I am writing this propped up on a bunk at Green Lake Bible Camp. I am listening to the not so dulcet sounds of my tired campers winding down for the day. The first few nights are always the hardest for kids: getting acclimated to so many new faces, new foods, not to mention a bed that doesn’t feel like home. In my years working as a camp counselor (and there are many) this one thing I know for sure, the first night at camp is always the hardest. Turns out this is still true when the campers also happen to be your kids.

My husband Michael and I were given the great opportunity to serve as the resource pastors for Family Camp this week. Camp was something which formed me deeply as a kid and as a young adult, but it wasn’t something Michael ever experienced. It’s been fun watching him uncover some of the most beautiful and the most difficult parts of living in close Christian community.

There is nothing quite like Bible Camp to teach us how to live alongside other people who God also loves, who God unites us to as family, especially when we start the week as strangers. There’s nothing quite like Bible Camp to teach us how to exercise and practice grace with each other through solving problems, big and small, together. Never mind we also need grace for one another when we play together as well. There’s nothing quite like Bible Camp to embrace the spirit of play which can show up in the best of Christian communities. We can be silly, irreverent, and still filled with awe over the majesty of God.

Watching my children learn this too has been a joy.

What I wish for them, and for all our Vinje and St. John’s kids coming back from a transformative week of day camp, is for them to see connections between the God they meet at camp, and the God they meet in their Christian communities in the pews. It takes many gifts: guts, grace, patience, forgiveness and play, all of it glues us together, one another, to belong to each other in the Christian community we call “Church”. Because the benefits of a week spent at camp can be incredibly long lasting. It can change your very life.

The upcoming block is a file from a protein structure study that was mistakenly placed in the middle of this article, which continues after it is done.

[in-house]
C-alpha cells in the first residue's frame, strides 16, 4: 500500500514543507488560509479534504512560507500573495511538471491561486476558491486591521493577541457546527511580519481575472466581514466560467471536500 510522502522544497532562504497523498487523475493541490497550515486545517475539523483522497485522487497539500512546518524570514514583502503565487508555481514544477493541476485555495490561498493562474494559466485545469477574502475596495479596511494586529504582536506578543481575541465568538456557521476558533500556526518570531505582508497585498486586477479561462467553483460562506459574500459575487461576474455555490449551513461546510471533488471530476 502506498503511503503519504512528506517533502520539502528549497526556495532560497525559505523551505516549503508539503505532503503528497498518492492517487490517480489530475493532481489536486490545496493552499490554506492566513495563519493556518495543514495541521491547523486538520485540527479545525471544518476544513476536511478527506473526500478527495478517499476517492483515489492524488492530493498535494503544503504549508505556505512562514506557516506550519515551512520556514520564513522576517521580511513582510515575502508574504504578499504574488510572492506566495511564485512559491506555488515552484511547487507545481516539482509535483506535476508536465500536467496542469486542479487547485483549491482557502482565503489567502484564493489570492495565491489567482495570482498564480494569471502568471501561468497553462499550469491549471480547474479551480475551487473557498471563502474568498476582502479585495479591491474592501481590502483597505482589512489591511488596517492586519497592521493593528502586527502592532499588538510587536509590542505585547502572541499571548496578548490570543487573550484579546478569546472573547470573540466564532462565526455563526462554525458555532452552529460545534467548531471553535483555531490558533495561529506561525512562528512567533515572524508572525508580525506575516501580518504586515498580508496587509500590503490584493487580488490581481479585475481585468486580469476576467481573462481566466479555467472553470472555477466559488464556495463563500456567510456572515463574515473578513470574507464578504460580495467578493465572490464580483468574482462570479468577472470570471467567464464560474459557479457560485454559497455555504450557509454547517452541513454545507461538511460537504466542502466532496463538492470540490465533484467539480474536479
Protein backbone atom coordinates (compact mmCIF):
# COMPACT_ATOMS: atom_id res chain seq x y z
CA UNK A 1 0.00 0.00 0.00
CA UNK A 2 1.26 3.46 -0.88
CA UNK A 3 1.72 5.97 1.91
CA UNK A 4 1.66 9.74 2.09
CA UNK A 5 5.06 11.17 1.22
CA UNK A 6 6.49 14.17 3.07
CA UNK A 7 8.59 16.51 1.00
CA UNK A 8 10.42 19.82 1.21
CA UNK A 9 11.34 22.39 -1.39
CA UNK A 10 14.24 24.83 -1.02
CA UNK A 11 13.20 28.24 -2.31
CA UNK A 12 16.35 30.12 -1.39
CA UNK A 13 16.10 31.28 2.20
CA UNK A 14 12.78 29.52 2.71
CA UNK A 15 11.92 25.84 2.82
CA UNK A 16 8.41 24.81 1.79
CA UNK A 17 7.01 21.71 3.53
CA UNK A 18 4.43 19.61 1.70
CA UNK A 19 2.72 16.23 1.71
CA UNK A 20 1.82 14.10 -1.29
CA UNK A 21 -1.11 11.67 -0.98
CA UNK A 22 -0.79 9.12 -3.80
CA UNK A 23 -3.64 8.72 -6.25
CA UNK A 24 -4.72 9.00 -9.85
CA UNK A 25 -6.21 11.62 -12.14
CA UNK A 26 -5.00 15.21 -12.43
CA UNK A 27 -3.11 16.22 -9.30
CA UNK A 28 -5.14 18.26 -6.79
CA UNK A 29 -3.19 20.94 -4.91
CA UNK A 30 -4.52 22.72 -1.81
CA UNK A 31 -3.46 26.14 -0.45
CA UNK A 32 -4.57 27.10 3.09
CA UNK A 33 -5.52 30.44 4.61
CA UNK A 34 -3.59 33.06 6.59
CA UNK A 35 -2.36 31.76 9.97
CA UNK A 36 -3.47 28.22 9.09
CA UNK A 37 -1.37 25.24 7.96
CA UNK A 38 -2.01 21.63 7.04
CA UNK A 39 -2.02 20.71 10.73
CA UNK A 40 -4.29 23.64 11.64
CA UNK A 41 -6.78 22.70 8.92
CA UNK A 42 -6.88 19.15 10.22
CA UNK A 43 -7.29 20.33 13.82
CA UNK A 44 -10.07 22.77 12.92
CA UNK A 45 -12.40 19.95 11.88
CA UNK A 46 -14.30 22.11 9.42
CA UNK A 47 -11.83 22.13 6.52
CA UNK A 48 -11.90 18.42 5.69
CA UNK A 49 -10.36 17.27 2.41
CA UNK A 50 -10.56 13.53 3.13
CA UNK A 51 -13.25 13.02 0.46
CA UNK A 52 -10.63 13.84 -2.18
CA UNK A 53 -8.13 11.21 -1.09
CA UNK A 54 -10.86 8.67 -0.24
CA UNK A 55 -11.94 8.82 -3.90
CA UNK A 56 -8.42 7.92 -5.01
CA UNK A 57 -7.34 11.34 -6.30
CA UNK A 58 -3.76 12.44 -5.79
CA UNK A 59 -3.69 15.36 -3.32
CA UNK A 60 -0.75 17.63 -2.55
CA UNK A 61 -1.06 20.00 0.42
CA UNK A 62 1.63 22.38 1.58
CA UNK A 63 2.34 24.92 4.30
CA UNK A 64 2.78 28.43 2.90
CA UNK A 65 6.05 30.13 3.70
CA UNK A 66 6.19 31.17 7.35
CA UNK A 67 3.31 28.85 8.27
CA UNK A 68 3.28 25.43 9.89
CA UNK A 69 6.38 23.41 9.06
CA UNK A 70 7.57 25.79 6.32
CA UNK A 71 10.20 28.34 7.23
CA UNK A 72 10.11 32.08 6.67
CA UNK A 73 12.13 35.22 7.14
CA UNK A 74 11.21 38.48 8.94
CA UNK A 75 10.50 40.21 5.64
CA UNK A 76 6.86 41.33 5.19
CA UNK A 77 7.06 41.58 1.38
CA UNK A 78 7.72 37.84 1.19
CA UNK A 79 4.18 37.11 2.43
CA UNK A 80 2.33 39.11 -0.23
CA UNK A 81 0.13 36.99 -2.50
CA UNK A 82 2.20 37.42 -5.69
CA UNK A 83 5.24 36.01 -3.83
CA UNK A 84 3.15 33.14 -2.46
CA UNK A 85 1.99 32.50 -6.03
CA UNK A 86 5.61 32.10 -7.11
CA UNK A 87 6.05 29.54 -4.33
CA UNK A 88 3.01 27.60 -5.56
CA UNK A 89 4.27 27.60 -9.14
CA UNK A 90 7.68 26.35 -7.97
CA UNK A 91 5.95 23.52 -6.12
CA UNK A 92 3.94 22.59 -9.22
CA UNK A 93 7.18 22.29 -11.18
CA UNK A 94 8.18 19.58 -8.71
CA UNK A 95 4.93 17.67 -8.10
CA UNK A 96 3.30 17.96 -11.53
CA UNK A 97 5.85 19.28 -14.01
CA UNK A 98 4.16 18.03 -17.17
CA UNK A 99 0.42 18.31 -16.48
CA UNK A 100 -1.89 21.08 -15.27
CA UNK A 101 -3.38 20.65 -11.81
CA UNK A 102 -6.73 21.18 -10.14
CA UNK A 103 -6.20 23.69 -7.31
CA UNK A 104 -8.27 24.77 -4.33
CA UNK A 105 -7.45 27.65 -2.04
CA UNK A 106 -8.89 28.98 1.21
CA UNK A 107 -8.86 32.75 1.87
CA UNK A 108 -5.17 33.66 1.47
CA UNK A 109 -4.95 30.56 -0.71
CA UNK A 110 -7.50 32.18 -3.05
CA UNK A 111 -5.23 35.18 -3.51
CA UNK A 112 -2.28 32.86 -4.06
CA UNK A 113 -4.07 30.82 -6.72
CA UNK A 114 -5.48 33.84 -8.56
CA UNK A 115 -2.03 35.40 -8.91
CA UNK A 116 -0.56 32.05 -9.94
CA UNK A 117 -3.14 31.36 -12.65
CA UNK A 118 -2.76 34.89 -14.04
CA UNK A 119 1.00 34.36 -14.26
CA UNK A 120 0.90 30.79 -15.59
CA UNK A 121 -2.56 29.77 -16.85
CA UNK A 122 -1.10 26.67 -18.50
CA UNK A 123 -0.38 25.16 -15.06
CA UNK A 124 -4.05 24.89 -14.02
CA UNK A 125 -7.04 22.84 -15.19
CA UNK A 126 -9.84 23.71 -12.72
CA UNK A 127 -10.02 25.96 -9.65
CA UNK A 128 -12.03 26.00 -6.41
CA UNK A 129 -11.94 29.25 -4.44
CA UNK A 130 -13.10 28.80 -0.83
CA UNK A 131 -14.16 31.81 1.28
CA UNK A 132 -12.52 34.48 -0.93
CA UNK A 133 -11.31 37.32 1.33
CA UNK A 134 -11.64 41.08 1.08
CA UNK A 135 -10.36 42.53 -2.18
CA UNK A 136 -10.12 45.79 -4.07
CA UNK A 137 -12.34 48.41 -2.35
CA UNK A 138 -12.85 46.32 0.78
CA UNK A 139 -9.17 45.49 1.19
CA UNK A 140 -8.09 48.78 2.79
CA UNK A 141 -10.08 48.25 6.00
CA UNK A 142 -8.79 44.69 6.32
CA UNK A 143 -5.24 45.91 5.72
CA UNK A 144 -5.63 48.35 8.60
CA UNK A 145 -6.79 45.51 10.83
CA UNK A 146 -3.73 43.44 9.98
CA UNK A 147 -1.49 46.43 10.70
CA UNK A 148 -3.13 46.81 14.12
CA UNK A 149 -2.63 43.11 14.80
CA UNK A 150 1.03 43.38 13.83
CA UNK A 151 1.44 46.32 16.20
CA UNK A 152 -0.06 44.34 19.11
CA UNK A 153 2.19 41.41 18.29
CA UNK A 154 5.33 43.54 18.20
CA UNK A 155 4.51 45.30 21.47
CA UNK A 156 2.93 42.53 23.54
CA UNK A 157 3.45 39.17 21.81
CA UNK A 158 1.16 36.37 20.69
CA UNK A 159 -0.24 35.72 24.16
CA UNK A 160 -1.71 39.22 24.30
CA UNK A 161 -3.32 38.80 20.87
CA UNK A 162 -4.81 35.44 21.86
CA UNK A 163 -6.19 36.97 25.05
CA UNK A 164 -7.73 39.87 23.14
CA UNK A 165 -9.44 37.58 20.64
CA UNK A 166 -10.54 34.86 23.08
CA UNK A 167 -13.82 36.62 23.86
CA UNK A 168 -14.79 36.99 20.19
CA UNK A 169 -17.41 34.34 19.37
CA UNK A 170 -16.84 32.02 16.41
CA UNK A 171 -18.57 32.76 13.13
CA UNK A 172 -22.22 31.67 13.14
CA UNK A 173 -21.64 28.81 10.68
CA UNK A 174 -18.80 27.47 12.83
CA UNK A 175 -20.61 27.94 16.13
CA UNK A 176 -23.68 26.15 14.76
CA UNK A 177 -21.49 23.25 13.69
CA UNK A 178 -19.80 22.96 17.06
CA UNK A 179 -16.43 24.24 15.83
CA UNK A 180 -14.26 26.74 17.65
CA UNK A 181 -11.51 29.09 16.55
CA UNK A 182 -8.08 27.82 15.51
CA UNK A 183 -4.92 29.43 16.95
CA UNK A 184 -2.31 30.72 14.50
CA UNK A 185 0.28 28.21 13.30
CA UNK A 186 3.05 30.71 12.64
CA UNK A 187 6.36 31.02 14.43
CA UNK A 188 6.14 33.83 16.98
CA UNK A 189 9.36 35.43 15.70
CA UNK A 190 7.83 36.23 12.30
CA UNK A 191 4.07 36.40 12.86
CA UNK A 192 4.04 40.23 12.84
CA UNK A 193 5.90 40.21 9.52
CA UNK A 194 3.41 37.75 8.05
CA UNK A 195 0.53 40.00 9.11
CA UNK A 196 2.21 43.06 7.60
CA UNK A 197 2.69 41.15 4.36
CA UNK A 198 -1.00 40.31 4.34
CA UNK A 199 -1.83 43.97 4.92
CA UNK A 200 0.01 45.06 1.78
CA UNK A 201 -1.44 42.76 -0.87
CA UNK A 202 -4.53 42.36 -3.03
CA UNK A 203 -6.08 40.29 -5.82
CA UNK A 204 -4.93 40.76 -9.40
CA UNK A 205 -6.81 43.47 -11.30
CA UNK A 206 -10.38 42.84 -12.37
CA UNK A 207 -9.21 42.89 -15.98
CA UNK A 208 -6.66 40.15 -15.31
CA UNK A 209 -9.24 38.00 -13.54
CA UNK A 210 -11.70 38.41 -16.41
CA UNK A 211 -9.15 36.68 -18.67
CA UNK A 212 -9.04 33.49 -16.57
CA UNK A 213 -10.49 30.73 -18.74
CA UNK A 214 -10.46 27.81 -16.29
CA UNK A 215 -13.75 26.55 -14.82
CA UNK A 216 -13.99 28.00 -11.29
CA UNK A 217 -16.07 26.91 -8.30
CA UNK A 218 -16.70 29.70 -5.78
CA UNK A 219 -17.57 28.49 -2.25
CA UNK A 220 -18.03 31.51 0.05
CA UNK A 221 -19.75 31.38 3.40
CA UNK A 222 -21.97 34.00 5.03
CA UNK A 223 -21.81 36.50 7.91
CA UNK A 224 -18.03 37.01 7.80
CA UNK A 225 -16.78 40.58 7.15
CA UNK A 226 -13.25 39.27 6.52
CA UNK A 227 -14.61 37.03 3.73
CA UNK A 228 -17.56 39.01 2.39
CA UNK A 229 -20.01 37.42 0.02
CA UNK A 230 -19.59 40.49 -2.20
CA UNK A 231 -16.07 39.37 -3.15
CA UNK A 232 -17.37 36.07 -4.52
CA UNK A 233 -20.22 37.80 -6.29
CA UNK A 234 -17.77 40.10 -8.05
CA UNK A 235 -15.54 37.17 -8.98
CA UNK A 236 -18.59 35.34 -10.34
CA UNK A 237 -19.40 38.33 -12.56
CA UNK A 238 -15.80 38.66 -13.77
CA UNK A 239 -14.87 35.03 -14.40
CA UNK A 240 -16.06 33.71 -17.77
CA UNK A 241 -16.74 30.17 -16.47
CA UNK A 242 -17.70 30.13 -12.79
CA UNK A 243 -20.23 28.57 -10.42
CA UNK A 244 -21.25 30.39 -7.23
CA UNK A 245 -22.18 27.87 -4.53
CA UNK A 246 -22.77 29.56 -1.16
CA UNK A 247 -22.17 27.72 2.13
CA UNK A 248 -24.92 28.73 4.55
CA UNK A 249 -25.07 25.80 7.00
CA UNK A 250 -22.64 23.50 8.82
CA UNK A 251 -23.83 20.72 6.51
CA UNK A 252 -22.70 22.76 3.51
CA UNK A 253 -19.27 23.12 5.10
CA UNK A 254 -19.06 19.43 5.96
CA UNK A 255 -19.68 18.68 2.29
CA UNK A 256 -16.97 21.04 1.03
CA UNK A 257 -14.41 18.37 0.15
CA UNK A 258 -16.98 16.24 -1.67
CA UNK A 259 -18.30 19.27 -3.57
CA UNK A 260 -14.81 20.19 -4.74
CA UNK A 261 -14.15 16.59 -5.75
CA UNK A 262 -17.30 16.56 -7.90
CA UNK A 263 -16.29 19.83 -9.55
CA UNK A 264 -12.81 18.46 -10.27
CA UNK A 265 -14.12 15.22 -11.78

This summer, I was driving a van-full of tired but joyous middle school kids back from our mission trip to Sioux Falls. We were on a break at a rest stop when I received a message from a friend I had met when we were ten years old at Camp Emmaus. She was dropping her oldest child off for a week at the very same camp where we first met. Some 30 years later, she and I are still friends. And as I looked in the rear-view mirror at these beloved middle schoolers, I was reminded that it was the transforming gift of her friendship—she and the Christian community we found at camp—which taught me how to be my beautiful, messy, silly and beloved self. And I would not be so dedicated to walking with others through the struggle of adolescence without having formed that friendship with her. I certainly would not be driving a van-full of them anywhere, anyway. And I thanked my God for the gift.

Dear friends, I am so glad for your commitment to supporting the ministry of camp and your investment in all our youth. Thank you for the gift of this week to serve alongside my family in this experience of living in Christian community. Thank you for the campers you have sent to Shores of St. Andrews, to Green Lake, and to the Willmar Area VBS. Thank you for your generous, supporting financial gifts. Thank you for the gift of your time investing in keeping up and caring for these sacred spaces. Thank you for your prayers for young people to be transformed by the love of Jesus. It happens everyday at camp, and the benefits of just one week can and do last for generations. 

And tonight, as my children finally sleep, I am just so thankful for this gift I could never earn. This gift of camp which can only really be described as pure grace.

In Christ,
Pastor Erika